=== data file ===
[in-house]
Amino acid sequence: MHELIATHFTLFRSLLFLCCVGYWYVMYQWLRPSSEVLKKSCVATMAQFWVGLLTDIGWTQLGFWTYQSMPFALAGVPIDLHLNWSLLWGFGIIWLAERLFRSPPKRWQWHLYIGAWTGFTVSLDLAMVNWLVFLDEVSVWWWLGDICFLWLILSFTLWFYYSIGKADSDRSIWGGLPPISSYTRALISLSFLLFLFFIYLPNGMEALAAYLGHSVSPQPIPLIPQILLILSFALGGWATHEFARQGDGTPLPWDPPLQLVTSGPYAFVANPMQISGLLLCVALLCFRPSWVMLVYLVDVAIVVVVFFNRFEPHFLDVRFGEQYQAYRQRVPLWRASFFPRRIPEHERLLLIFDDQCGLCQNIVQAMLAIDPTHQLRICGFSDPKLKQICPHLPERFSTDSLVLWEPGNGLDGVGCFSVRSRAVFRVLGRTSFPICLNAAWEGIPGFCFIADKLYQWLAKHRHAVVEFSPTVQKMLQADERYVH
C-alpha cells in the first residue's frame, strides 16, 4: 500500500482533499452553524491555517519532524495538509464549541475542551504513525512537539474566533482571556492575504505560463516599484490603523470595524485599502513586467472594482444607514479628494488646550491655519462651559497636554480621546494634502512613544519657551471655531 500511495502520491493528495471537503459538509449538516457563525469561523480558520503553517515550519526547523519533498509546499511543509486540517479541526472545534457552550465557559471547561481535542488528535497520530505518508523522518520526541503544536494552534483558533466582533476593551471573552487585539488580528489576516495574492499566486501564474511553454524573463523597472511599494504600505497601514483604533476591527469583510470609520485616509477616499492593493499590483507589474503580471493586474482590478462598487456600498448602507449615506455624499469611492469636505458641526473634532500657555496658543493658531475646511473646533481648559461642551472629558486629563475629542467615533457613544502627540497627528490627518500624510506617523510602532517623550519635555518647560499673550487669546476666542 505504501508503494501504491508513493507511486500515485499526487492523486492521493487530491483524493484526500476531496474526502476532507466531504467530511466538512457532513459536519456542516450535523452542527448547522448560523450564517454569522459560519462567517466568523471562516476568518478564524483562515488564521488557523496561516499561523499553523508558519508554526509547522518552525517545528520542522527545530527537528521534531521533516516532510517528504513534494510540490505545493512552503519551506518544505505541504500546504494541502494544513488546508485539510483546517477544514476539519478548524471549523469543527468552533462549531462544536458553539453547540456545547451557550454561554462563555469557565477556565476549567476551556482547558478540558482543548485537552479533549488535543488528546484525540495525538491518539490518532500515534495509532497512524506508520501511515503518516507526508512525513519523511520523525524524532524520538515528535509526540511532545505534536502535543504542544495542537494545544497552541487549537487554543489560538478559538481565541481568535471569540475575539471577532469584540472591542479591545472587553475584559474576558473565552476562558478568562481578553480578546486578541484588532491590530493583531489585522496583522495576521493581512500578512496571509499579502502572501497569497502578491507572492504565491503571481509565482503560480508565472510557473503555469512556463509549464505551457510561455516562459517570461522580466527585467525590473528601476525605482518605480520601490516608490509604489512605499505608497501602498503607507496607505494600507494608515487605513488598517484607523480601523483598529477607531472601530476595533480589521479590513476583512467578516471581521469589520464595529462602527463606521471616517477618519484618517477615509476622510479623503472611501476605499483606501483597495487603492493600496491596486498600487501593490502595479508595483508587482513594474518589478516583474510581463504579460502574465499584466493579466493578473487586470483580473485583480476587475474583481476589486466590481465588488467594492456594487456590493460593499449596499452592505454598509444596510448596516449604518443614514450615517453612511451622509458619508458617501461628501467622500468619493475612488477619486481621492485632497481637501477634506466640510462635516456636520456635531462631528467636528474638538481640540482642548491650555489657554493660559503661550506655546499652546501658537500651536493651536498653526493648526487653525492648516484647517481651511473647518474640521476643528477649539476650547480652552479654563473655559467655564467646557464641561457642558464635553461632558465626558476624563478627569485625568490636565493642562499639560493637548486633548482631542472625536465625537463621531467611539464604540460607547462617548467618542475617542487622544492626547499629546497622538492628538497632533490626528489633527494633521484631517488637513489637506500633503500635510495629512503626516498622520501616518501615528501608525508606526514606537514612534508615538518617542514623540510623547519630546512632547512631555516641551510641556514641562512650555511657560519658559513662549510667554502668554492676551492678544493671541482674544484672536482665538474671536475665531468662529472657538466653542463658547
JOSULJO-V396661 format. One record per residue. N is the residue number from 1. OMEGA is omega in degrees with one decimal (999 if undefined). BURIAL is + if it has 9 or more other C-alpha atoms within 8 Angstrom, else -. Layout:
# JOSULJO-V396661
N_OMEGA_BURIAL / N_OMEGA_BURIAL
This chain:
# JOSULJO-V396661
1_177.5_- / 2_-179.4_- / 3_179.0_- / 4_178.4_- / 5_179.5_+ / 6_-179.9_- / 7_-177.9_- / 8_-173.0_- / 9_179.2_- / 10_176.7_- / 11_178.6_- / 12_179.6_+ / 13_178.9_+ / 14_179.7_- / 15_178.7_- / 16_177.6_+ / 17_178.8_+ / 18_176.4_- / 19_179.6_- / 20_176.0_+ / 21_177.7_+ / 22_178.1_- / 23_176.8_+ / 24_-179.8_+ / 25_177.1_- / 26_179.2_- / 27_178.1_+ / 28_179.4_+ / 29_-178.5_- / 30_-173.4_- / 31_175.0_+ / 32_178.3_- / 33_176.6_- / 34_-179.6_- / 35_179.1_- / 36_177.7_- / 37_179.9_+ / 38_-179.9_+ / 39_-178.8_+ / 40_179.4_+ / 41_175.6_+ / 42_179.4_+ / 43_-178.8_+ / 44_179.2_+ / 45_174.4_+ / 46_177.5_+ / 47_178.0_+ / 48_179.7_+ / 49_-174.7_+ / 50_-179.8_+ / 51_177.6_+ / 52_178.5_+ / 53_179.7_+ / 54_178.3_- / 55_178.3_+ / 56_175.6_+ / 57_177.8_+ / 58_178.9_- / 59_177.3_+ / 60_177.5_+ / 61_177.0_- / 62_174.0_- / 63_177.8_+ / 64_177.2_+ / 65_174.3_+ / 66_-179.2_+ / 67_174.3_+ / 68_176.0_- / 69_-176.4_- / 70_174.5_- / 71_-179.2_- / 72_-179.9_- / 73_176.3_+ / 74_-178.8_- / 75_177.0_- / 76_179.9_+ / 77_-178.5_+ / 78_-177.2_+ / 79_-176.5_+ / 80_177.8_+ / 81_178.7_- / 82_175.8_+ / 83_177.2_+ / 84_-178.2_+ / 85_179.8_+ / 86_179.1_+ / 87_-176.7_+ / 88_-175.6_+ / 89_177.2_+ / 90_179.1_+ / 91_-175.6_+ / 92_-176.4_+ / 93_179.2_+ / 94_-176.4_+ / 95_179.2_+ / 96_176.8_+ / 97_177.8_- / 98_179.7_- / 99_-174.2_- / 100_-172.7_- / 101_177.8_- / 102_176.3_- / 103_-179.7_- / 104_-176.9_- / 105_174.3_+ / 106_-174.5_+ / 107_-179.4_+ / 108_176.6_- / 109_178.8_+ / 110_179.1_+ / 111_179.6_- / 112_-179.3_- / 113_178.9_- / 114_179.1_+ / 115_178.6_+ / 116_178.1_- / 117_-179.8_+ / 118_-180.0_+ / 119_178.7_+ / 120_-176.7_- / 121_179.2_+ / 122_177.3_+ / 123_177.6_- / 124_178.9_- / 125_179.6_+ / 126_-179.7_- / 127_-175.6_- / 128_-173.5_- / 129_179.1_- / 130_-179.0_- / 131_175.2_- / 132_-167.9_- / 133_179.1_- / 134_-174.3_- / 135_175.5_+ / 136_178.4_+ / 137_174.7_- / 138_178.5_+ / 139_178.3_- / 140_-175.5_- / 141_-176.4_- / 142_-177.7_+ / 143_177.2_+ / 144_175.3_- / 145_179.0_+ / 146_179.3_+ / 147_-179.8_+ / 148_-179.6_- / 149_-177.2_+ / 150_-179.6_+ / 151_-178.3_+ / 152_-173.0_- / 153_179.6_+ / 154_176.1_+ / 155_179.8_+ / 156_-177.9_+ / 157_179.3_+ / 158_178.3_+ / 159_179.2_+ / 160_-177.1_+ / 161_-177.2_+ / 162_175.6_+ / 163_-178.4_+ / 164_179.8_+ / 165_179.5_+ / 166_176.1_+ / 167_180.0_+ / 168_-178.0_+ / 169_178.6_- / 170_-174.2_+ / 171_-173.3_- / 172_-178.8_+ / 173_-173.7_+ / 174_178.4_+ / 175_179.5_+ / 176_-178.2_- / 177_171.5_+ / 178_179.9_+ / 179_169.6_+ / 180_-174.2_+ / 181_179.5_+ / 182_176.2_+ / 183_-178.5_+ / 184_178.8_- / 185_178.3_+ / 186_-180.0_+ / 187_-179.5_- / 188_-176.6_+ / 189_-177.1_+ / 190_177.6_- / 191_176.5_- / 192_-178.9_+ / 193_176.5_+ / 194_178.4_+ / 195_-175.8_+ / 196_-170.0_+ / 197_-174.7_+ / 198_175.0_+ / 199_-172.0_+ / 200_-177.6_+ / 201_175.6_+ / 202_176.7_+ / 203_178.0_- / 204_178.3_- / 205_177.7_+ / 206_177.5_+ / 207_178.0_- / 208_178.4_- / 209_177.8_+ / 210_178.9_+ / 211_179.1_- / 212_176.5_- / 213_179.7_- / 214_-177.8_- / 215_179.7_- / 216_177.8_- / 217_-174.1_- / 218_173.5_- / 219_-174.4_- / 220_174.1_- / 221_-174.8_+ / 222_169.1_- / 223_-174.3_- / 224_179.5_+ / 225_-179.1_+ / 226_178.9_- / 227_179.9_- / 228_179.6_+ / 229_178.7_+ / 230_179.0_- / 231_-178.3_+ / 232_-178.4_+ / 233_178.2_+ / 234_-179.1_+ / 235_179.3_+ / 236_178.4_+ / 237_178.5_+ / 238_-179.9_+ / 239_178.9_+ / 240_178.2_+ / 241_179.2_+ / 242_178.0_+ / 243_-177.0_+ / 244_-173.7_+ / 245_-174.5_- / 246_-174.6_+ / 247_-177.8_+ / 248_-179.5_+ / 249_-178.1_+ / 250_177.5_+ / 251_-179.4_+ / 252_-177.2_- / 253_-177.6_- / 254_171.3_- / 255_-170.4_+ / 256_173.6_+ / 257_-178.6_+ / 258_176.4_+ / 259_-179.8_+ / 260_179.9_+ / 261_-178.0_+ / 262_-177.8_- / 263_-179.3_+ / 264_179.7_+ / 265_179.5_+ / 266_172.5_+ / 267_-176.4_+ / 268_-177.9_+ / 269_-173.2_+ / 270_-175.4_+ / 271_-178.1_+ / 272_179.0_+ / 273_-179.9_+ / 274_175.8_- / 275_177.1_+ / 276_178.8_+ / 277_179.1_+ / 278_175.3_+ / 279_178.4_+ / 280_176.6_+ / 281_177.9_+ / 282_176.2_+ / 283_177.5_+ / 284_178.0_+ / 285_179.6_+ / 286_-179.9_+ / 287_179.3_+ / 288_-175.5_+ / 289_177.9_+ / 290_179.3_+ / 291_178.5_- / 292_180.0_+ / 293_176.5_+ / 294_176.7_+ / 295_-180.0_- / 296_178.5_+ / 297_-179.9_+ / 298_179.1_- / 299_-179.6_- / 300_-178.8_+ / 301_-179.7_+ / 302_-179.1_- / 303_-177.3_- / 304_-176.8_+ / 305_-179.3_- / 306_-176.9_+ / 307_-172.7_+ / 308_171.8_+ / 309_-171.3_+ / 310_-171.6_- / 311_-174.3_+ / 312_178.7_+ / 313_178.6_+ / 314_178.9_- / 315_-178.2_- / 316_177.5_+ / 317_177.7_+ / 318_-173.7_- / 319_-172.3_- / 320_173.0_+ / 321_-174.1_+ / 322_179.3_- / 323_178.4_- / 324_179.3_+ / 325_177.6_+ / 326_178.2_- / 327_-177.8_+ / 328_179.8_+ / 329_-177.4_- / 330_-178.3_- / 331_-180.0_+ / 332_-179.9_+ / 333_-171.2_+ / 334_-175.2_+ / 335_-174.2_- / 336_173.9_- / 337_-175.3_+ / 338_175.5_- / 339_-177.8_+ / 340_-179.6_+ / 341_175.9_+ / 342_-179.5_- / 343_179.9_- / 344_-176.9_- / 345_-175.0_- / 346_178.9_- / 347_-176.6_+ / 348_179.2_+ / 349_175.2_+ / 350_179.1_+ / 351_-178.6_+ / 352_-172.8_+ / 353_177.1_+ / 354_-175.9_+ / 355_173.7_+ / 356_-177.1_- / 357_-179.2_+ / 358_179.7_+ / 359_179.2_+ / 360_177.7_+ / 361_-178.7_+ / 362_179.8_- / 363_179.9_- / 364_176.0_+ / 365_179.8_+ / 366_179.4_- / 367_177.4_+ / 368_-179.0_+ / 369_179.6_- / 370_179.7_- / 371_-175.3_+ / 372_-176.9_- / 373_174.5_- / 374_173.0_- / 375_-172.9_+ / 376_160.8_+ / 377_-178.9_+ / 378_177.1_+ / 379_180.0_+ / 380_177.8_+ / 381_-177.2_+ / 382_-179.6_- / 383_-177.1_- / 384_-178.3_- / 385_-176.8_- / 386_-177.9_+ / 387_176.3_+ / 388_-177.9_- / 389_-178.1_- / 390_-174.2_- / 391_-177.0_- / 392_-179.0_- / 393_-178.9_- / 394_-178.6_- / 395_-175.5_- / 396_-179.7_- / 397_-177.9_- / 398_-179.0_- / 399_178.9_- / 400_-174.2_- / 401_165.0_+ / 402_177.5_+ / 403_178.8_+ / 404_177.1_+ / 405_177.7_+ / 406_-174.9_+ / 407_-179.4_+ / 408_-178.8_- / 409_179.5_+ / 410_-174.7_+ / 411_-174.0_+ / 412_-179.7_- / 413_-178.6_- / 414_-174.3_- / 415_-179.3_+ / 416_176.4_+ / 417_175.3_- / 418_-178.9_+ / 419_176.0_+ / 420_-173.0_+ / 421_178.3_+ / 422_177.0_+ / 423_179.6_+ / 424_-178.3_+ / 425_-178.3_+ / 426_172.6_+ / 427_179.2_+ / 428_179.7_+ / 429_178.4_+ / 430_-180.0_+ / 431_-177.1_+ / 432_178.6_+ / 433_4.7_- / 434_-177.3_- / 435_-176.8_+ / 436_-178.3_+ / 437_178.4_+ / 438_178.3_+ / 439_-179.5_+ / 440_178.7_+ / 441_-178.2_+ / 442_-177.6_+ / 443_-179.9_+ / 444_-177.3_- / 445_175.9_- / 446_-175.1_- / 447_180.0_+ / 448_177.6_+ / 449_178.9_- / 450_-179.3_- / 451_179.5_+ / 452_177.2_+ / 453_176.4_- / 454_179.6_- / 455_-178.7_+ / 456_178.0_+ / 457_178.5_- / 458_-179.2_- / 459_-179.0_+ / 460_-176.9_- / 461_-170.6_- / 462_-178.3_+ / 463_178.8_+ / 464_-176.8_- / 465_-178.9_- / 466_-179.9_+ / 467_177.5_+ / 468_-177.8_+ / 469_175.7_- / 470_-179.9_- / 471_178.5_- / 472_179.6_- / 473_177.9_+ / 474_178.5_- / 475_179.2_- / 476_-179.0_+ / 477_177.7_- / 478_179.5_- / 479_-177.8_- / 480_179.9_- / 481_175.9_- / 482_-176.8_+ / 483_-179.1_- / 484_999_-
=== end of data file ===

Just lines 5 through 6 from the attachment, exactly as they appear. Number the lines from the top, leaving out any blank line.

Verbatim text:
# JOSULJO-V396661
N_OMEGA_BURIAL / N_OMEGA_BURIAL